Thoracic surgeon Dr. Robert Cameron, a mesothelioma specialist from the UCLA Medical Center, pioneered the P/D surgery more than 20 years ago. He is the driving force behind the Pacific Mesothelioma Center and has campaigned to make P/D the standard of care for early-stage pleural mesothelioma.
Dr. Cameron believes one day pleural mesothelioma will be effectively treated as a chronic illness, with repeated P/D procedures extending a patient’s life years at a time.
Since the advent of P/D, specialists have debated whether it is as effective as extrapleural pneumonectomy (EPP), which involves removing the pleural lining and the affected lung.
The advantage of P/D is that it leaves the patient with both their lungs, whereas EPP permanently reduces a patient’s stamina. Proponents of EPP, on the other hand, have argued that because P/D is less invasive, it has a lower chance of successfully eliminating cancer from the body.
However, research studies show EPP and P/D lead to similar survival rates. Because P/D is associated with fewer complications and better quality of life, most mesothelioma specialists today agree P/D is preferable in cases where cancer tissue has not invaded the lung.
Common Questions About Pleurectomy and Decortication (P/D) Surgery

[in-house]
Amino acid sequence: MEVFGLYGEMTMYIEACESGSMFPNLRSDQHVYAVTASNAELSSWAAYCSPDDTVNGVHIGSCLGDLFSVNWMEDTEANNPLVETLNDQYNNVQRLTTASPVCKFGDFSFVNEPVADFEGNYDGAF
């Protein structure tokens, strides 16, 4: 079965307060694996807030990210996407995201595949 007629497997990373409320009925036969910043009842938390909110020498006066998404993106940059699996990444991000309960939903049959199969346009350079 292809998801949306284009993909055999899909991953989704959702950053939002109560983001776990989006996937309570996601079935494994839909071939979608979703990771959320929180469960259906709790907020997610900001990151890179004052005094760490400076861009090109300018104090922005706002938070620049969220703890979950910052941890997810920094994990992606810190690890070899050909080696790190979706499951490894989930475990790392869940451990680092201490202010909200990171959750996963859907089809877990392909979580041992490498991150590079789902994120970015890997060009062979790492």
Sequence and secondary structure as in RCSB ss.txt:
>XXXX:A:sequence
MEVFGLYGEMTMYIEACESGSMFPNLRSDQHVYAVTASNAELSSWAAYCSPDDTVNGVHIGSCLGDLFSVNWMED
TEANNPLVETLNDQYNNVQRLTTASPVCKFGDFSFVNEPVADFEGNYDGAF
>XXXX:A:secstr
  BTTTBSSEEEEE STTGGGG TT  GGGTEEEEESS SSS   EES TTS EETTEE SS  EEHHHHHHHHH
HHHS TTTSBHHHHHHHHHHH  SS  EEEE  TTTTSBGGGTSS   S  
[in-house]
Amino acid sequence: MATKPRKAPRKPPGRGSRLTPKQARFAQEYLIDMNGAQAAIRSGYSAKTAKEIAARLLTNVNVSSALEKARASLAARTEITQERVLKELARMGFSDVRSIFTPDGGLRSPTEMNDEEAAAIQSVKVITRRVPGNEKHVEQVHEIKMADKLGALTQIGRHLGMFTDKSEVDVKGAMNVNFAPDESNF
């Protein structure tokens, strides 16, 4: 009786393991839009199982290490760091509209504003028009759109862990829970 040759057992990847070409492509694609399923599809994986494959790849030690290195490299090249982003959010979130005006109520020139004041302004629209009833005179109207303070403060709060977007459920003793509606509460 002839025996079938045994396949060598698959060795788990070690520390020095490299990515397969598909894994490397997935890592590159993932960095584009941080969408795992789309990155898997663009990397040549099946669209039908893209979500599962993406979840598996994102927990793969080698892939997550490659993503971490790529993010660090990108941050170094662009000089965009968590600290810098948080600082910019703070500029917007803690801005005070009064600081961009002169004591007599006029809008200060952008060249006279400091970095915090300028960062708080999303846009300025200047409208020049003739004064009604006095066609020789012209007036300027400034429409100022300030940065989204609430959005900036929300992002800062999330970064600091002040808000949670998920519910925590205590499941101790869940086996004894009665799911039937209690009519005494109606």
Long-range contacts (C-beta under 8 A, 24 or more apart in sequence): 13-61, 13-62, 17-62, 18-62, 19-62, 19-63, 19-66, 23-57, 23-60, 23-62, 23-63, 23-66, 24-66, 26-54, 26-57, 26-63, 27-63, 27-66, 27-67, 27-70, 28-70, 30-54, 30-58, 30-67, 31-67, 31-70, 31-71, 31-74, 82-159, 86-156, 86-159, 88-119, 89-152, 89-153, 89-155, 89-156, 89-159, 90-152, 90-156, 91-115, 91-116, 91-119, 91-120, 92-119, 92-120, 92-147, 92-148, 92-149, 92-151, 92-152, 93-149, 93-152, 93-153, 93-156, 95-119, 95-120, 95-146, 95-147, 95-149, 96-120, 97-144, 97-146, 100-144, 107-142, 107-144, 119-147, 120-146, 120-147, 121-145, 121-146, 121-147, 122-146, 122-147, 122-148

- Are pleurectomy and decortication surgeries effective?
Pleurectomy and decortication has a 90% success rate in reducing symptoms and can increase survival time to about 20 months. This surgery is most effective when combined with a multimodal mesothelioma treatment approach.
- How can I find a mesothelioma surgeon near me for P/D surgery?
Mesothelioma patients can get access to a specialist for advanced treatments, such as P/D surgery, through The Mesothelioma Center. Pleural mesothelioma doctors include surgeons who have extensive experience in treating this rare cancer with the most effective surgical procedures.
- Who developed the pleurectomy and decortication (P/D) surgery?
Dr. Robert B. Cameron pioneered the development of the lung-sparing pleurectomy and decortication surgery. His improvements to surgical techniques led to prolonged survival and a better quality of life for malignant pleural mesothelioma patients.
Thank you for your feedback. Would you like to speak with a Patient Advocate?